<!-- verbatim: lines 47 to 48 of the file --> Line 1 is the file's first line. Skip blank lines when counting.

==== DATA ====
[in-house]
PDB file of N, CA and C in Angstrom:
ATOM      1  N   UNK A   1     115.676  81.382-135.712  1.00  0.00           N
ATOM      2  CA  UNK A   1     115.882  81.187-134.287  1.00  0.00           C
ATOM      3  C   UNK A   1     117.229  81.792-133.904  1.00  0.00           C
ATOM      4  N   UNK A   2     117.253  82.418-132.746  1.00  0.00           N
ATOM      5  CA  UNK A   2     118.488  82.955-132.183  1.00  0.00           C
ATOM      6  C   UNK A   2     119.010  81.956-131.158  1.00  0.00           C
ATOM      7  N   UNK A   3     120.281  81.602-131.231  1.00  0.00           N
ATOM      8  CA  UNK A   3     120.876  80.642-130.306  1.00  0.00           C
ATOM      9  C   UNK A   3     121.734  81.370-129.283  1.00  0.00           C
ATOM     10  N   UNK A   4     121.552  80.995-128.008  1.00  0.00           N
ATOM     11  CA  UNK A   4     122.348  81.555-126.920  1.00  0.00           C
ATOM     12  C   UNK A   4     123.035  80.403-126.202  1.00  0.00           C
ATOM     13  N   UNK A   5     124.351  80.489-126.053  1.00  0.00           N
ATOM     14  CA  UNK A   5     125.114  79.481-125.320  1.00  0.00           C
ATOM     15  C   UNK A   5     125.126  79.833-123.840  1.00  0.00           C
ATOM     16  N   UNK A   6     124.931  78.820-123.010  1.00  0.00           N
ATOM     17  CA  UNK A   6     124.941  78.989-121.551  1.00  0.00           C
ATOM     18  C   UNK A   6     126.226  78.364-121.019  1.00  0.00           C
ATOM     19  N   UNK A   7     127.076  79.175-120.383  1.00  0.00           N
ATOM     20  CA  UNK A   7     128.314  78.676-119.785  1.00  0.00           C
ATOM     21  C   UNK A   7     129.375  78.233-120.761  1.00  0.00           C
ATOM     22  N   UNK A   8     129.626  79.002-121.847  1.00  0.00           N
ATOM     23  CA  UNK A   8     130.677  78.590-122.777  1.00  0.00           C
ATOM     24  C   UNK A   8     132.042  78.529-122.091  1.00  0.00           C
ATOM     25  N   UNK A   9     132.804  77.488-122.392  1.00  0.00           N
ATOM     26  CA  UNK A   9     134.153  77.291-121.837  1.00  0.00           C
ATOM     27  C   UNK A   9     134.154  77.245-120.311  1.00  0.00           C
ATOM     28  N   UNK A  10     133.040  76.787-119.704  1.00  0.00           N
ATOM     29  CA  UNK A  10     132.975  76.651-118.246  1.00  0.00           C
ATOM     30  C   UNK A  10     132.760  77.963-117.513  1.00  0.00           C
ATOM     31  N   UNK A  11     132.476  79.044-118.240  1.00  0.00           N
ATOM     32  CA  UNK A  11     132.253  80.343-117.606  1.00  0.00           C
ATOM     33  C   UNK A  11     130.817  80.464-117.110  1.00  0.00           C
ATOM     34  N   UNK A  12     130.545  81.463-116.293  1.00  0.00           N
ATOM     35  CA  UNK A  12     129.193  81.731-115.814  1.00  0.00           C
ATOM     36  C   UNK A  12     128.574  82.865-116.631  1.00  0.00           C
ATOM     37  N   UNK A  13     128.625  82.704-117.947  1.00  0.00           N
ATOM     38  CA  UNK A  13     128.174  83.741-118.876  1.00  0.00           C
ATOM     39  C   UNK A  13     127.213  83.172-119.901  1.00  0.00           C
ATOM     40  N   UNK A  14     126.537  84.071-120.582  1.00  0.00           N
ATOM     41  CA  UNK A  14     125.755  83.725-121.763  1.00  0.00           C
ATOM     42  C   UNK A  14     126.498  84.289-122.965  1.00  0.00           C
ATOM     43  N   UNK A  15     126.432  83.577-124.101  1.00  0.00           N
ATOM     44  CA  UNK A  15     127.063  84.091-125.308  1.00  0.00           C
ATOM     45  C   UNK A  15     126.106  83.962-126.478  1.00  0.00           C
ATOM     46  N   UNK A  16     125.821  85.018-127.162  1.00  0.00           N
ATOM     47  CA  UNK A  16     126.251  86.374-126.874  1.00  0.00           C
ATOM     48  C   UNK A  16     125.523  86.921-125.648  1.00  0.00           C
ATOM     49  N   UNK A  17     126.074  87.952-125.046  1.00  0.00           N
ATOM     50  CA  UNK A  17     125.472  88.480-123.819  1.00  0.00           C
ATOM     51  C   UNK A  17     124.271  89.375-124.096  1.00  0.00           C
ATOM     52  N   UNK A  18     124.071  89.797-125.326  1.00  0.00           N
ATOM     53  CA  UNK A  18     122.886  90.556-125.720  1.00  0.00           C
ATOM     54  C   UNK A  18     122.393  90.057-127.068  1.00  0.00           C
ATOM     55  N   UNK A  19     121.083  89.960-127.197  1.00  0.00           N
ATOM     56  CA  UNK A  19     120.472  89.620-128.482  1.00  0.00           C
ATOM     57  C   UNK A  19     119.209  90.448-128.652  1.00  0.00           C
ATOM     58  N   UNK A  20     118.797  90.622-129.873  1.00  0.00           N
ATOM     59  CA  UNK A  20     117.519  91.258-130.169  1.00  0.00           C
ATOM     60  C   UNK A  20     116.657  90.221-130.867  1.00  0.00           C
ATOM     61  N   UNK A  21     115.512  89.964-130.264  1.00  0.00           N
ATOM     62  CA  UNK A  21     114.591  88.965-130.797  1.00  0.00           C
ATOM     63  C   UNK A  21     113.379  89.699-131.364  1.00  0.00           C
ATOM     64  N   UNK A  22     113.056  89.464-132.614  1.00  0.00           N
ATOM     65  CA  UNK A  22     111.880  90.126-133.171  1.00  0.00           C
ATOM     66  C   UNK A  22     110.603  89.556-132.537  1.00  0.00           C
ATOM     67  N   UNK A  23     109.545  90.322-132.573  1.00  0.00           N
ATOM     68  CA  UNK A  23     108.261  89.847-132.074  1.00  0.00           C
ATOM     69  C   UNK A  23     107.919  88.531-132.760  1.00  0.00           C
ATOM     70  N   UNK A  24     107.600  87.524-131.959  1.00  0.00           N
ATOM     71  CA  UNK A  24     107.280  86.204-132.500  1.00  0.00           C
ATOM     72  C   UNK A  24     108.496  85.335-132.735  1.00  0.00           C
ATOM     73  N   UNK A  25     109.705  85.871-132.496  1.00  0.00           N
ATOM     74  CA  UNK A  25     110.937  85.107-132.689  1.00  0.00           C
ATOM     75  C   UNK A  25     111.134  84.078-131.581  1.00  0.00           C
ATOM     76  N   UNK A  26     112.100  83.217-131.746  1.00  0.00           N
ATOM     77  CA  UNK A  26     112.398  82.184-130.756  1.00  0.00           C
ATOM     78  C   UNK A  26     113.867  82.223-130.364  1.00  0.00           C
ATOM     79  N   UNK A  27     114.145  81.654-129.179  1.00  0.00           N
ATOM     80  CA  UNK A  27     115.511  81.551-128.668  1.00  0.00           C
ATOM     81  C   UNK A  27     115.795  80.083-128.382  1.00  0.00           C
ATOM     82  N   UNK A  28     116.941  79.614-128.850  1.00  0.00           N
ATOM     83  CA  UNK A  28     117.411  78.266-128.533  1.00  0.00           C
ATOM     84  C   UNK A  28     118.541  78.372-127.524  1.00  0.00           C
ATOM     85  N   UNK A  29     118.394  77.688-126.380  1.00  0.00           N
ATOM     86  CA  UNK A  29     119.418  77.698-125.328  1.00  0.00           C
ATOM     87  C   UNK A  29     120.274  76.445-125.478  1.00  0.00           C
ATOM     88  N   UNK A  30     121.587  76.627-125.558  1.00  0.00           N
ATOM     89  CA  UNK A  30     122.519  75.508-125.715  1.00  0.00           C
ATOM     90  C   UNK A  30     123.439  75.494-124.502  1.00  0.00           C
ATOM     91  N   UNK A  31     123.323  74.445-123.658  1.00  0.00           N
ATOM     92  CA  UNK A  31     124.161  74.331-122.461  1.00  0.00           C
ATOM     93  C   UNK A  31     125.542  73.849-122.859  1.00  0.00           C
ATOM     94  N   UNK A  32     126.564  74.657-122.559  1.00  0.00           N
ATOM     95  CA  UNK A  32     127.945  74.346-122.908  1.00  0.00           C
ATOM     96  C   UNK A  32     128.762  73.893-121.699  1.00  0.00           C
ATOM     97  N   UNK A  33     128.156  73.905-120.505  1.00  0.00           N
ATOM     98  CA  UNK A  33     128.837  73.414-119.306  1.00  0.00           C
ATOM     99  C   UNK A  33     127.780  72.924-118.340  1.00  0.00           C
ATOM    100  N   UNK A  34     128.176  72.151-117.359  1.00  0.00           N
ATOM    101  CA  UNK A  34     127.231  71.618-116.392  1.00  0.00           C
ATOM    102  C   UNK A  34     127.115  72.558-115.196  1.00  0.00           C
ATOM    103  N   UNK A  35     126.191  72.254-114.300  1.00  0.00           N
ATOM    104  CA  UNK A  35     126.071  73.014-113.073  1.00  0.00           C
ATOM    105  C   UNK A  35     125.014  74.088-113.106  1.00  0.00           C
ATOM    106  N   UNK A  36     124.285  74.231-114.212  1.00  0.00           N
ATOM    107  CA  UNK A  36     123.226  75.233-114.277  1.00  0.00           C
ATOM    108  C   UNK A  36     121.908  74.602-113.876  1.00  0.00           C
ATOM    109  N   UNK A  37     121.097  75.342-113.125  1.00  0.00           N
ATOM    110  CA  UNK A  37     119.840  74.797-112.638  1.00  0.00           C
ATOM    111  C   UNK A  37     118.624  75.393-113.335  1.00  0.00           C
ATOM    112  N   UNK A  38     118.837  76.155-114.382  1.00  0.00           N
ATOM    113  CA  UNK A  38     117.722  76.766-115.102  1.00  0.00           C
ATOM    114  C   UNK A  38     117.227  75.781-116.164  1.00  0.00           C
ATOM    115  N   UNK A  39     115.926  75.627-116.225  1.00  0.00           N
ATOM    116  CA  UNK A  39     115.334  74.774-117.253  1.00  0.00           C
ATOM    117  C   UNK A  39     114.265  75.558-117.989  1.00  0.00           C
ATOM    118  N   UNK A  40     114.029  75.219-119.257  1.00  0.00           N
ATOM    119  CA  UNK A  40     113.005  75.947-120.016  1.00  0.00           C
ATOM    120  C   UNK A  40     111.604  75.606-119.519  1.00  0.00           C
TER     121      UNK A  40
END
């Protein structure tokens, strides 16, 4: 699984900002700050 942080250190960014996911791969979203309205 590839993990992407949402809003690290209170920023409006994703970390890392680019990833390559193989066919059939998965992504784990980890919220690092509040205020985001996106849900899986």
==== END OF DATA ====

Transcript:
ATOM     45  C   UNK A  15     126.106  83.962-126.478  1.00  0.00           C
ATOM     46  N   UNK A  16     125.821  85.018-127.162  1.00  0.00           N